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Tortilleria Nixtamal

104-05 47th Avenue
Corona, Queens, New York
Tuesday-Sunday, 11am - 8pm

Recent studies analyzing American bodies and the carbon prints of corn within them prove that U.S. citizens consume the most corn in the world. But the title of Corn People will hopefully always be reserved for the originals: the Mexicans & Native Americans—the first people who came into contact with the wild grain. It revolutionized their cuisine.

Have you ever had a tortilla made from scratch? "Made from scratch" can be an ambiguous concept. What I mean is: have you ever had a tortilla made directly from corn kernels. I'm not sure I had until I visited Tortilleria Nixtamal, a new restaurant and tortilla vendor in Corona, Queens, NYC. The crucial difference between these tortillas and the ones you will ordinarily taste in New York is that they are made with freshly produced masa, or corn dough. And what a difference it makes.

Producing fresh masa requires special corn refining equipment from Mexico that is unfortunately difficult to approve in the States. But the owner of Tortilleria Nixtamal, a Veracruz (Mexico) native named Fernando Ruiz, succeeded, and he is happy to be able to give back to the community in the form of fresh tortillas and tamales. And if the taste and texture of the tortilla isn't convincing enough—soft, light & fluffy—costumers can watch them as they are made by Cecilia in the window front. The food is intentionally affordable but the atmosphere is lofty, "the SoHo experience in Queens," as the owners describe. Floor-to-ceiling windows, whimsical yellow tables & benches—trendy indeed.

And then our coffee arrived. (see photo #2 to left) Festive mismatched mugs can only begin to describe Fernando and his girlfriend Shauna, who served us and apologized that the coffee was taking so long, as it was freshly pressed. Apologizing for freshly pressed coffee?! Only in America. Indeed, Tort Nix is like stepping into the atmosphere of a different country, one where only fresh ingredients are consumed and meals are long and leisurely; watching the tortillas being pressed by Cecilia while waiting for our food to arrive set a curious tone of warm summer days in the kitchen.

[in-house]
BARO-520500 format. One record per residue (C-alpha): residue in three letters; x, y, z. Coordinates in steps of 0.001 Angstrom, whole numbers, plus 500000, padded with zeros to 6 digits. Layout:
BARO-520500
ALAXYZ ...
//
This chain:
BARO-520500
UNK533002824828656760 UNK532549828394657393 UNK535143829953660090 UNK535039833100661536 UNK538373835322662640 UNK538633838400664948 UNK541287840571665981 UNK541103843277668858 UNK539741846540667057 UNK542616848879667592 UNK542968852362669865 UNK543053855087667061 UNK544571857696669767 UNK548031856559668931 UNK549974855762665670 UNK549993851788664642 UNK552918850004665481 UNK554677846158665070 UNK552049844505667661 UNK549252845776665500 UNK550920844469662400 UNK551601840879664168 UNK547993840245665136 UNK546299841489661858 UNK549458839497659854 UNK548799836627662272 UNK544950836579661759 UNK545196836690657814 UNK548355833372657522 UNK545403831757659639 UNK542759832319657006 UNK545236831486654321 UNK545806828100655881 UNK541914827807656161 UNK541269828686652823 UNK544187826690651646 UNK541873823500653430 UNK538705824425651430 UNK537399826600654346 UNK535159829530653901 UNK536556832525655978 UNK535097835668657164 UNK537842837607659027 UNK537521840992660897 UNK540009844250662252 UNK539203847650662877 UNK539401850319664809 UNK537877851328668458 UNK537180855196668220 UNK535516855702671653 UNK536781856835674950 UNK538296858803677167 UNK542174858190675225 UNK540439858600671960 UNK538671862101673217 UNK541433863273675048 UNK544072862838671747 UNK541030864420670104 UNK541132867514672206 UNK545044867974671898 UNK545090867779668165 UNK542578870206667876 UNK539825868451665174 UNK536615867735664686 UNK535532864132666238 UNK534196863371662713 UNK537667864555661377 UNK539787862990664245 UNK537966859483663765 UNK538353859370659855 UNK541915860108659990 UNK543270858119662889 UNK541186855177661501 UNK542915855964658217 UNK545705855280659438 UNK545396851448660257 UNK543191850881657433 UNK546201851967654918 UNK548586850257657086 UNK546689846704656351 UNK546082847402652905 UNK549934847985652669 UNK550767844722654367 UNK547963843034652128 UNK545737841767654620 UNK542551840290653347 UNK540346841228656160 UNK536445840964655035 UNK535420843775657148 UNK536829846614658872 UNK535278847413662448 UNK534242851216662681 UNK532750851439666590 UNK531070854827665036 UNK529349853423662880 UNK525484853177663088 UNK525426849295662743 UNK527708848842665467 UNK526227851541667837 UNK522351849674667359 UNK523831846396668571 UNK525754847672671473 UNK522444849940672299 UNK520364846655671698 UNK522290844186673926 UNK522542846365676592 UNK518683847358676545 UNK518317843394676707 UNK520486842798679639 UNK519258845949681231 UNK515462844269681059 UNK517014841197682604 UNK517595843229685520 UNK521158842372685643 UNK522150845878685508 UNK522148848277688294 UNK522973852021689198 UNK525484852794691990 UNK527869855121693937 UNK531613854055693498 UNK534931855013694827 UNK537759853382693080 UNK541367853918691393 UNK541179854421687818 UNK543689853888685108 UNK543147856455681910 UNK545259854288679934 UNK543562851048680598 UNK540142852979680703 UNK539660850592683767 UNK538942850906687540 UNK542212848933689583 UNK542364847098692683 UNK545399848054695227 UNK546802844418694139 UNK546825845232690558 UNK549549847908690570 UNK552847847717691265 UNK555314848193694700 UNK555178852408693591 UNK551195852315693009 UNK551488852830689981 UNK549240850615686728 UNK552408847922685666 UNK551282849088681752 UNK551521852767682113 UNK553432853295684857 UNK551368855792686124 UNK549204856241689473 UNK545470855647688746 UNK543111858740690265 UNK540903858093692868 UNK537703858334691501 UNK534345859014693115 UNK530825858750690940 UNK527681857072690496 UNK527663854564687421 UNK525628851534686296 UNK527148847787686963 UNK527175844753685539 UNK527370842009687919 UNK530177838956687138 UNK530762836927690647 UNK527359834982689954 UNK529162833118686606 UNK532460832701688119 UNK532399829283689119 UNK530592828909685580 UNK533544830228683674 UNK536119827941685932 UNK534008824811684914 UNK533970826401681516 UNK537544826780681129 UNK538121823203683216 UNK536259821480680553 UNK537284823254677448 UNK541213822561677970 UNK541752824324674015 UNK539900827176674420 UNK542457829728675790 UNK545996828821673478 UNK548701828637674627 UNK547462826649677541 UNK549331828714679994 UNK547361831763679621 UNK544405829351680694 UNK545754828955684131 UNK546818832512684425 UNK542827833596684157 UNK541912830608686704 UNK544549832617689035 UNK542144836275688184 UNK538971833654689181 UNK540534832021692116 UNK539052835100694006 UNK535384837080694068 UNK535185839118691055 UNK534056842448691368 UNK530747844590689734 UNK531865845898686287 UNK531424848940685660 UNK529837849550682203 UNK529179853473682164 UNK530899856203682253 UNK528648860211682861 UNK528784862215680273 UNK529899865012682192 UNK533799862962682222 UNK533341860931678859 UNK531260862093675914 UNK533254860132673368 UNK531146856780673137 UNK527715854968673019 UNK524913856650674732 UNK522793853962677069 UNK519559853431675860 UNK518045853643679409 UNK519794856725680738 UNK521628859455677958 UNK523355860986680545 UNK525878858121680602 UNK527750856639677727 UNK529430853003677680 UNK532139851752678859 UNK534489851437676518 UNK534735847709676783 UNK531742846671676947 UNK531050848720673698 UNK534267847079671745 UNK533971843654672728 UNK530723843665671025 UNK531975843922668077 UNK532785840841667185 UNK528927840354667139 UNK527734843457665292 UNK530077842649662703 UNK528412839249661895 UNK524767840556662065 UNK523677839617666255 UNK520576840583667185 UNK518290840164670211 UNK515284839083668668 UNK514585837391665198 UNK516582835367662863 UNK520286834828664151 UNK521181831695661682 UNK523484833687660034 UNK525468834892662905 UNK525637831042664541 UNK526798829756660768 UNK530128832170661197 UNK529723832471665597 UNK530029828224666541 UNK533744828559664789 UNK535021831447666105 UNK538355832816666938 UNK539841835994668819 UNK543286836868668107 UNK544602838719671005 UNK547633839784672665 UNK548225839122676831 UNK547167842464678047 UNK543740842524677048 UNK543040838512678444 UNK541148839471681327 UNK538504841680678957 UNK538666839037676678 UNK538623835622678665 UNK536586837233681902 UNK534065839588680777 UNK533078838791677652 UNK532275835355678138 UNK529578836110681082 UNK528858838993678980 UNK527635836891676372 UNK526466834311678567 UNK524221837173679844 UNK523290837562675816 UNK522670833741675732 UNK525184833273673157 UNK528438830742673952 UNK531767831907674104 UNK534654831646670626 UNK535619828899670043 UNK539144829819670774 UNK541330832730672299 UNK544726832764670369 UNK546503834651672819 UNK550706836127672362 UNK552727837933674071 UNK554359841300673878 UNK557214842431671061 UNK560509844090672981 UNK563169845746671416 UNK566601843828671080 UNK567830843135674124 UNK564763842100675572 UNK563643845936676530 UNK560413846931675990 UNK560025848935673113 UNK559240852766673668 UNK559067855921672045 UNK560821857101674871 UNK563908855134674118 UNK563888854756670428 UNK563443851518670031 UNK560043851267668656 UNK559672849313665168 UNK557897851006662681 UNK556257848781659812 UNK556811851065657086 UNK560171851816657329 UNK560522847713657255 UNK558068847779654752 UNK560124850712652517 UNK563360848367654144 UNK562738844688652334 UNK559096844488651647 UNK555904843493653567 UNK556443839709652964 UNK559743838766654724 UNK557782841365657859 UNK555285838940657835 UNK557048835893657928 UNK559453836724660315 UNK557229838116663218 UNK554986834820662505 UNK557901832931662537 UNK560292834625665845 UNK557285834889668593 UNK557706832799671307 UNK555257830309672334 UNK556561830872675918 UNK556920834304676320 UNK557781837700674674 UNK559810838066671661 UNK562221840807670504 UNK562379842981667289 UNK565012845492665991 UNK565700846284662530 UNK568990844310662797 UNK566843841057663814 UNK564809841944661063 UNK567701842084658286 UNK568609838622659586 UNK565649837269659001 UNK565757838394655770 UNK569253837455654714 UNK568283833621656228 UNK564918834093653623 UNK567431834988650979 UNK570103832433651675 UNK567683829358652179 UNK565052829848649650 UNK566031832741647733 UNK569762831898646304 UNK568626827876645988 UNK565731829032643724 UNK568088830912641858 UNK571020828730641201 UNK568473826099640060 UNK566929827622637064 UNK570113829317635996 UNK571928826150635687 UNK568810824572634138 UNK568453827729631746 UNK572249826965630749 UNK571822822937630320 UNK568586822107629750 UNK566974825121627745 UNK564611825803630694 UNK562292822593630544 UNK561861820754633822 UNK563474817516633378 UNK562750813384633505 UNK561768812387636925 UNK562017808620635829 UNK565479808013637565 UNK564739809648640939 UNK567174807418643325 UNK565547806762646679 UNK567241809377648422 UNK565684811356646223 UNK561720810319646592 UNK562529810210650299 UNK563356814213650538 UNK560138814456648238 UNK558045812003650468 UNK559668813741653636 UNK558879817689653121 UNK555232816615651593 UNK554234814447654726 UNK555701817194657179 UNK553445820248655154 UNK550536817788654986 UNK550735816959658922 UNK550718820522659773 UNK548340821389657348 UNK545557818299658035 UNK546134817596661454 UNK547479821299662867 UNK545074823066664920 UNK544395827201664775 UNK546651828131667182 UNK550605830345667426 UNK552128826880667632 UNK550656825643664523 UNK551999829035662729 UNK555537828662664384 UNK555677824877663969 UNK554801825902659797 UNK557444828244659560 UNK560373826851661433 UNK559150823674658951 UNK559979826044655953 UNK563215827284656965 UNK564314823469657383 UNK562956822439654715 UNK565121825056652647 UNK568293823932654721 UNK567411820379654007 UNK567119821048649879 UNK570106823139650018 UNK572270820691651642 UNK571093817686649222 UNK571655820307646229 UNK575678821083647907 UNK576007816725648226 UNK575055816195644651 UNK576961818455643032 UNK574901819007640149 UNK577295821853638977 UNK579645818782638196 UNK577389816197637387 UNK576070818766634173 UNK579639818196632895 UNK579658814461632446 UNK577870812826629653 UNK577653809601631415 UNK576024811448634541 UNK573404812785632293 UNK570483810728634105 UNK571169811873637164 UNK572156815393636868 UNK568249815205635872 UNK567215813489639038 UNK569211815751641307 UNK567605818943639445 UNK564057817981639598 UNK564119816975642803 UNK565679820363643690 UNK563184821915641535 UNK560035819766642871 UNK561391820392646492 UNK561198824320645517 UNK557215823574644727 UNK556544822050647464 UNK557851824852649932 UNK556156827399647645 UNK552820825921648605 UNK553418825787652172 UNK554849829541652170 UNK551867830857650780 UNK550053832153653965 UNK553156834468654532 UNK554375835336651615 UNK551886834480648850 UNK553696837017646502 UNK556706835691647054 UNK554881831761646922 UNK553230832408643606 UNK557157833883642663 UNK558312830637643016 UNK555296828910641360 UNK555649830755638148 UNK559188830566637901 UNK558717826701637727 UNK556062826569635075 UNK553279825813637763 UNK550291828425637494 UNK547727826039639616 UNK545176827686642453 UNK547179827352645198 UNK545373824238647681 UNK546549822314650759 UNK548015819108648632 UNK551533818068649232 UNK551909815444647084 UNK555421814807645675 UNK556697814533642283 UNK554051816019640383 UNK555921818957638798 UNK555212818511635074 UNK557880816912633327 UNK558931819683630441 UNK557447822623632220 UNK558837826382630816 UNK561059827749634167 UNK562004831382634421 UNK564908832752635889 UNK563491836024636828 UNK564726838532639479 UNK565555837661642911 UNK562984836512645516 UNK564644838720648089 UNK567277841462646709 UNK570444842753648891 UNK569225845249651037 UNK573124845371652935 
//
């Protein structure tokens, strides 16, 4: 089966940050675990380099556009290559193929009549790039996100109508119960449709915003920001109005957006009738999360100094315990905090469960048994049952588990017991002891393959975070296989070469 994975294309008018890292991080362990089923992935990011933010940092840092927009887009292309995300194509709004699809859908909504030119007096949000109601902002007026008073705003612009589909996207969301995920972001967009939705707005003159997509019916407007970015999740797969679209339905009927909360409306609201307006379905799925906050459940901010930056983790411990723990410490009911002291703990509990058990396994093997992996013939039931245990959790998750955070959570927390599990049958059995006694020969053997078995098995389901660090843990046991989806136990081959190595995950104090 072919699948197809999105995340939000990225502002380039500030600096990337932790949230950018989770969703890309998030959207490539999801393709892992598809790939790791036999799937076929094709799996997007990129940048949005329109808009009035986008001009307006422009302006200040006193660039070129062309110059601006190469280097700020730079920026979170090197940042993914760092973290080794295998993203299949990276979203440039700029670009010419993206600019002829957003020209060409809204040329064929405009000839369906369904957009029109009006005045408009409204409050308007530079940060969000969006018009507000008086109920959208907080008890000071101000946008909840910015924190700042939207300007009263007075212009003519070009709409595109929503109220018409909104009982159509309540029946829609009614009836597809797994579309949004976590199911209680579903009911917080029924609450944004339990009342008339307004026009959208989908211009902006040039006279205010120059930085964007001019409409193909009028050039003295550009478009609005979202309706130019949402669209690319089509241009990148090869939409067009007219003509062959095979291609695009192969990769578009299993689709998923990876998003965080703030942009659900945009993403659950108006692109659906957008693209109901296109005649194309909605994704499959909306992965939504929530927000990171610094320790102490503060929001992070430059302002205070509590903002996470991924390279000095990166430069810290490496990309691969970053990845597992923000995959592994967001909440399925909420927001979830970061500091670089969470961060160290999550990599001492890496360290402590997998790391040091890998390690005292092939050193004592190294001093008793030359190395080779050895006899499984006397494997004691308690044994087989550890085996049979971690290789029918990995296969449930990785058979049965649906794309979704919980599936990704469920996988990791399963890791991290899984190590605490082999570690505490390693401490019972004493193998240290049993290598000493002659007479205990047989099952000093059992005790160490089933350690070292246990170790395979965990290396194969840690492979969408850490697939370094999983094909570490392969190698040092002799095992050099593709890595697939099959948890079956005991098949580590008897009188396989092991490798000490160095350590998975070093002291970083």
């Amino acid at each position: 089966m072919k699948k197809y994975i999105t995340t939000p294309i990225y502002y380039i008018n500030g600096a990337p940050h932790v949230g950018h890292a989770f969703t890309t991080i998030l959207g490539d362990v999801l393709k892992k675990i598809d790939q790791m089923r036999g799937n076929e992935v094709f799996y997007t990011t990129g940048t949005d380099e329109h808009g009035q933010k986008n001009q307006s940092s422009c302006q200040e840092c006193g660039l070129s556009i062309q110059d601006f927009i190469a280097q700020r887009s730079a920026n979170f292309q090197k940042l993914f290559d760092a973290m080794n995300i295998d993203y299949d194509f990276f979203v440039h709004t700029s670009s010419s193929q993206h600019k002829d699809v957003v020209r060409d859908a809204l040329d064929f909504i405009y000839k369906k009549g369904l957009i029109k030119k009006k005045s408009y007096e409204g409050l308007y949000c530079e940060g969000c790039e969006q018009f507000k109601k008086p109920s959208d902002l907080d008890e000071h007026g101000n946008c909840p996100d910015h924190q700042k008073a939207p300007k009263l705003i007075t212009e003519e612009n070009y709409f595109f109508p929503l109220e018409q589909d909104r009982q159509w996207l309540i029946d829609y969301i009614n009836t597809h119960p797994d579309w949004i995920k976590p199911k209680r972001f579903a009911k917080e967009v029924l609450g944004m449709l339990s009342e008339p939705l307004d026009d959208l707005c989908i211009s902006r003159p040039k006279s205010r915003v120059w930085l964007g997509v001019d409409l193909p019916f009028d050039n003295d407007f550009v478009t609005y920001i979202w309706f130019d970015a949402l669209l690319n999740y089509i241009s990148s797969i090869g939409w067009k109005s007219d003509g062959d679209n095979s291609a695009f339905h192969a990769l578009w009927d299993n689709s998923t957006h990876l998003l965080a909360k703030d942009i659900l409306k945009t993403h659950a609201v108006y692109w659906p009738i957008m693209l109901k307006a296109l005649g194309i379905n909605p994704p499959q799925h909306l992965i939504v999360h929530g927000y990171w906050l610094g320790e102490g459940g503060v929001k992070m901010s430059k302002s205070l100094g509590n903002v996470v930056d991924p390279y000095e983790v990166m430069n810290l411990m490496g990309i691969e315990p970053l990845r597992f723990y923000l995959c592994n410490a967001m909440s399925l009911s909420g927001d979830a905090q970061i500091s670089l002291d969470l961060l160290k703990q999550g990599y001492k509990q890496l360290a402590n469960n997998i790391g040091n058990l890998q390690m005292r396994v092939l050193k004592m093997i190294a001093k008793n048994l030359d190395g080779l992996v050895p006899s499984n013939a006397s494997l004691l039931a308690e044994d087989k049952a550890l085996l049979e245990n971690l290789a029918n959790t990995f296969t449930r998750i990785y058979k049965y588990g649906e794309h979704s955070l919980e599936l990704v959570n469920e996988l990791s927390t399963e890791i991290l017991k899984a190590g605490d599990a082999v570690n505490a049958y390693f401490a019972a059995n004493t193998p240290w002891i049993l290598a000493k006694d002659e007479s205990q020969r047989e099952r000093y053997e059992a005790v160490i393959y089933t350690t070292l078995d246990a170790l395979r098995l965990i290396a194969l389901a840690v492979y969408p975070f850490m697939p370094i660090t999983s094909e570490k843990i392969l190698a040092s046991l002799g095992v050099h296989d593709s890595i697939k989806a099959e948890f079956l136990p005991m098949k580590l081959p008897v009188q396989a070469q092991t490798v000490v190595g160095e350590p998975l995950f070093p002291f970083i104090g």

First came the tamales, one of each kind. Tamales are cooked in corn husks, which are then peeled off and discarded. Inside of the masa dough, the tamale is stuffed with filling. Tort Nix tamales are large and stuffed quite fully. Our favorites were the pleasantly spicy Chipotle and the flavorful Italiano Special—with Italian sausage and peppers, onion, and mozzarella, though the vegetarian Rajas was cheesy and delicious.

We also sampled Cecilia's Pozole Soup, which involves the nixtamal (dried corn treated with alkali) in soaked form. In the downstairs kitchen at Tort Nix is the machinery that refines the corn into nixtamal (the corn itself comes from Illinois). Most of it is used to create the masa for the tortillas and tamales, and some is soaked in a large vat for the Pozole. The steaming bowl of corn and chicken soup comes with onion, radish, cilantro, lettuce and lime on the side for garnish, plus two fried tortillas. It is a crisp and airy soup, full of flavor.

Fernando is still in the middle of renovations and plans to eventually expand the tortilleria into a taqueria with a more expansive menu, including outdoor seating. And I think I heard the words "tiki hut"?

More on the fish tacos later.

Jamila Colozzi | March 2009

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